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Islamic State affiliate in Sinai steps up attacks under new leader

Since the radical Islamic State-affiliate Wilayat Sinai pledged allegiance to the new IS leader Abu al-Hassan al-Hashimi al-Qurashi, it intensified its operations in northern Sinai, where they are confronting local tribes.
Egyptians carry the coffin of a soldier who was killed a day earlier in the restive Sinai Peninsula in an attack claimed by the Islamic State, during a funeral ceremony in the 10th of Ramadan city, north of Cairo, Egypt, July 8, 2017.

Egypt’s security authorities are closely following up on the situation in the Sinai Peninsula following the appointment of Abu al-Hassan al-Hashimi al-Qurashi as the Islamic State’s (IS) new commander after IS-affiliate Wilayat Sinai pledged allegiance to the new leader. 

On March 17, IS published on its media mouthpiece Amaq photos of Wilayat Sinai militants pledging allegiance to Qurashi.

Wilayat Sinai was previously known as Ansar Bayt al-Maqdis, before pledging allegiance to IS in November 2014, when the organization was led by Abu Bakr al-Baghdadi at the time.

On March 11, Reuters revealed that the new IS leader is the brother of Baghdadi, who was killed in a US raid in northern Syria in 2019.

On March 10, IS confirmed the death of its leader Abu Ibrahim al-Hashimi al-Qurayshi, who is believed to have blown himself up Feb. 3 during a US raid in the border town of Atmeh in northwest Syria.

Meanwhile, Egyptian media has been busy shedding light on IS’ new leader. Al-Bawaba news reported March 10 that the new IS leader is Iraqi and was one of the leading commanders who were close to the IS founder, Baghdadi.

In its March 11 report, Reuters quoted an Iraqi security official as saying that the new leader “is a radical who joined Salafi jihadi groups in 2003 and was known to always accompany Baghdadi as a personal companion and Islamic legal adviser.”

The source noted that Qurashi (the new leader) “has long been head of IS' Shura Council, a leadership group that guides strategy and decides succession when a caliph is killed or captured.”

It seems the appointment of the new IS leader encouraged Wilayat Sinai to step up its attacks in northern Sinai, as Mada Masr confirmed in a report posted on its Facebook page March 22. Quoting a local source, the media outlet said, “Three days after Wilayat Sinai announced its allegiance to the new IS leader, an armed civilian belonging to the Sinai tribes collaborating with the Egyptian army was killed and another one was wounded in a blast south of Sheikh Zuweid.”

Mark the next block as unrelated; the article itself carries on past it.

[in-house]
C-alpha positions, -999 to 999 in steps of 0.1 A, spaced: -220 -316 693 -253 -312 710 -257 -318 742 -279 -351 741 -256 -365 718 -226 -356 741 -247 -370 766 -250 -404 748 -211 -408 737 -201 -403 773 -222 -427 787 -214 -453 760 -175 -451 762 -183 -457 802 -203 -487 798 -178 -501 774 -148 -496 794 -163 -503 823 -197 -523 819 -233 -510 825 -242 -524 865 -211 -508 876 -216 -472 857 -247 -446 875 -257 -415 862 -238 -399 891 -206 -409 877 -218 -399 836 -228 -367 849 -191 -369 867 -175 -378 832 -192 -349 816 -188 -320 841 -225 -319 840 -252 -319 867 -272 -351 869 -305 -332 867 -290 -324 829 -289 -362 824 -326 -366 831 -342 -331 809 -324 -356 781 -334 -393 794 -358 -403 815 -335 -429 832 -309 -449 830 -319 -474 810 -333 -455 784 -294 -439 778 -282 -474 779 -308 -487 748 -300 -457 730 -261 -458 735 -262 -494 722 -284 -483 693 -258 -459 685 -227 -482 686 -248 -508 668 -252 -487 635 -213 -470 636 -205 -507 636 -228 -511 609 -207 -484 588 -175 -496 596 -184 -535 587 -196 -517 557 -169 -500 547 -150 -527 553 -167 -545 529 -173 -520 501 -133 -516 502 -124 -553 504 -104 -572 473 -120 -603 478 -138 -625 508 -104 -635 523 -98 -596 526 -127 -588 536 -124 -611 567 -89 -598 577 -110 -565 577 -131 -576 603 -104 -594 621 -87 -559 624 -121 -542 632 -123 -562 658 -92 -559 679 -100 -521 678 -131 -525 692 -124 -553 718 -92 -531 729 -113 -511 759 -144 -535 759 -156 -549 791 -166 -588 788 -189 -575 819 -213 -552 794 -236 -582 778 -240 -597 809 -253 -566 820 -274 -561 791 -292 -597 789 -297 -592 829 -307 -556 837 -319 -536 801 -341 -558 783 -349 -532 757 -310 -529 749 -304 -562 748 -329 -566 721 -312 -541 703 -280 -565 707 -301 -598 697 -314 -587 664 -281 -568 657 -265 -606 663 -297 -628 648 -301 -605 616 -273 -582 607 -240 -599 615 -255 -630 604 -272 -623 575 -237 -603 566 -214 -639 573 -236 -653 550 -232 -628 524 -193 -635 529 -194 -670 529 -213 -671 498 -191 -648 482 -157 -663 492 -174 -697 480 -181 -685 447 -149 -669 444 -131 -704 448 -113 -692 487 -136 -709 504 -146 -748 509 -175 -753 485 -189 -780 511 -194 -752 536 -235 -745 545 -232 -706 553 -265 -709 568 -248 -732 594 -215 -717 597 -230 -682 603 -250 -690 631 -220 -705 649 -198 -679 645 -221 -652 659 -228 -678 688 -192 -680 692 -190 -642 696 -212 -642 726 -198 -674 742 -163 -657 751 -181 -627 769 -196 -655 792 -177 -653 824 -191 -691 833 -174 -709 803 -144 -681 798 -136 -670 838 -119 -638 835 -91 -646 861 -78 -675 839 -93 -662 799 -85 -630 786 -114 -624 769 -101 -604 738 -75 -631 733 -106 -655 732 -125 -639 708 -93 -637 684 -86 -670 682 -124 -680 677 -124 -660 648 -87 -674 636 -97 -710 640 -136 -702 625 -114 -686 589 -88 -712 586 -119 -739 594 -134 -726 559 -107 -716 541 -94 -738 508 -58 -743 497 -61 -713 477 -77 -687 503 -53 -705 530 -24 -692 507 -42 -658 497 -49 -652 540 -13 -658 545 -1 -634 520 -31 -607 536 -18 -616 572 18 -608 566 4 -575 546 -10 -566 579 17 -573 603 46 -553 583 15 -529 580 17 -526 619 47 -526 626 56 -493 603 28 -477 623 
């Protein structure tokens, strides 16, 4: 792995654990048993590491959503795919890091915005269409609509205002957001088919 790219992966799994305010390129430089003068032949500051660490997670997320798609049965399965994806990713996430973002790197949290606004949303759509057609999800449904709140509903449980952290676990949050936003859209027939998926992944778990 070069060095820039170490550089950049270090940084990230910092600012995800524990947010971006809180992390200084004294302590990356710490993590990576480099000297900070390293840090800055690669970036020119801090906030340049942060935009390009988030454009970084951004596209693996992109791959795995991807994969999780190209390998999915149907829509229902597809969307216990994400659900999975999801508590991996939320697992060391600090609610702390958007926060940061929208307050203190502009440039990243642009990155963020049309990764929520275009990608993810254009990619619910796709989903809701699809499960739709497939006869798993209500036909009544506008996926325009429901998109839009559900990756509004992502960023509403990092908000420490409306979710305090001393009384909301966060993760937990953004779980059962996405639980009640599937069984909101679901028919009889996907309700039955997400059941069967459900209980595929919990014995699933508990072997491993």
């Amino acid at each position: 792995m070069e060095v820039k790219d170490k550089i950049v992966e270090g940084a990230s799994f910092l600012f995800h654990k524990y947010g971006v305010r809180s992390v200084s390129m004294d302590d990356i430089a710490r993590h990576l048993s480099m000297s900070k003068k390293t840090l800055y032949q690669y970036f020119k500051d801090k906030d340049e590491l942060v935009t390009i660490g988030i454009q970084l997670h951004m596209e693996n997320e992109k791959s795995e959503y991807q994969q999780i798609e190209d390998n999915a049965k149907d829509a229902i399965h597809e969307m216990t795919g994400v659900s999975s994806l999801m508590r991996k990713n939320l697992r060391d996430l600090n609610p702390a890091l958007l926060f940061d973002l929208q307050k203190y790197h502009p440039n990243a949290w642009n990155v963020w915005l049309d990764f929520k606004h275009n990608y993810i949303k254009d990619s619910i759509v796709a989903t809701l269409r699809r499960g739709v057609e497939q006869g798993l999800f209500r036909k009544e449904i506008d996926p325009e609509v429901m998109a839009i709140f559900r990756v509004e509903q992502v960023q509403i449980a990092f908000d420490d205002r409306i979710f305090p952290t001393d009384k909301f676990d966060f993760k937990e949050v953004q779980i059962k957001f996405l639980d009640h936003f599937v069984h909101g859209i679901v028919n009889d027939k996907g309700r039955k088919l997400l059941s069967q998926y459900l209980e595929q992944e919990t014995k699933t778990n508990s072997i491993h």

The tribes in Sinai have been recently fighting against Wilayat Sinai under the umbrella of the so-called Sinai Tribes Union, at a time the Egyptian army has refrained from publishing any information on its confrontations with the radical organization. 

In a report published Dec. 23, 2021, Mada Masr said, “The Sinai Tribes Union, led by the Tarabin tribe, the largest in Sinai, with the support of the armed forces and security services, is engaged in extensive campaigns in the areas where Wilayat Sinai is heavily present.”

It continued, “The armed forces’ military spokesman did not mention [recently] any military operations involving the Sinai Tribes Union, be they official or supported, in northern Sinai.”

According to the union’s Facebook page, the organization consists of a unified tribal front that includes the vast majority of the Sinai tribes with the aim of confronting extremist organizations and providing logistical support to the Egyptian armed forces in Sinai.

On March 22, the Sinai Tribes Union announced the killing of two tribal members during direct clashes with militants in the east of Rafah in northern Sinai, which also led to the killing of three radical elements.

Al-Araby al-Jadeed reported March 14, “Wilayat Sinai launched successive attacks on different parts of northern Sinai in the past 72 hours, which killed and wounded 10 [Egyptian] soldiers and seven members of the tribal groups supporting the army.”

Maher Faraghli, freelance researcher in jihadi movements’ affairs, told Al-Monitor, “The new IS leader is a symbol for Wilayat Sinai members because he is the brother of Abu Bakr al-Baghdadi.”

He said, “The new leader is a leading figure in the organization, and was influential when his brother was its leader.”

Faraghli noted, “The new IS leader and the group’s members are keen to keep up their jihadi operations in Egypt, given Cairo's importance in the region. Therefore, Qurashi may be interested in keeping jihadi operations going in Egypt, but he will face an obstacle, which is the tight Egyptian army’s security and control.”

He said, “In the next stage following Wilayat Sinai’s allegiance to the new IS leader, the organization may entrench its presence in Sinai, by carrying out more armed operations. Wilayat Sinai relies on sporadic and limited operations in light of the tight security and military control. There is no doubt that these operations will not stop, but they are no longer as influential and painful as they were in the past years.”

He explained, “The Sinai Tribes Union’s participation in the fight against Wilayat Sinai has weakened the radical groups, which exploit the mountainous desert nature in Sinai and direct their strikes against the Egyptian army forces. The tribesmen are very familiar with the Sinai environment and are thus able to repel the attacks of the organization.”

Faraghli added, “The Egyptian [army] succeeded in besieging IS in recent years, and Western countries have welcomed the Egyptian army’s success in confronting the attacks of the radical organization and limiting its organizational capabilities.”

In a February report, the UN Security Council praised Egypt’s role in confronting terrorist organizations, and confirmed that “terrorist activity declined drastically in Egypt, especially those led by IS-affiliated Wilayat Sinai in 2019.”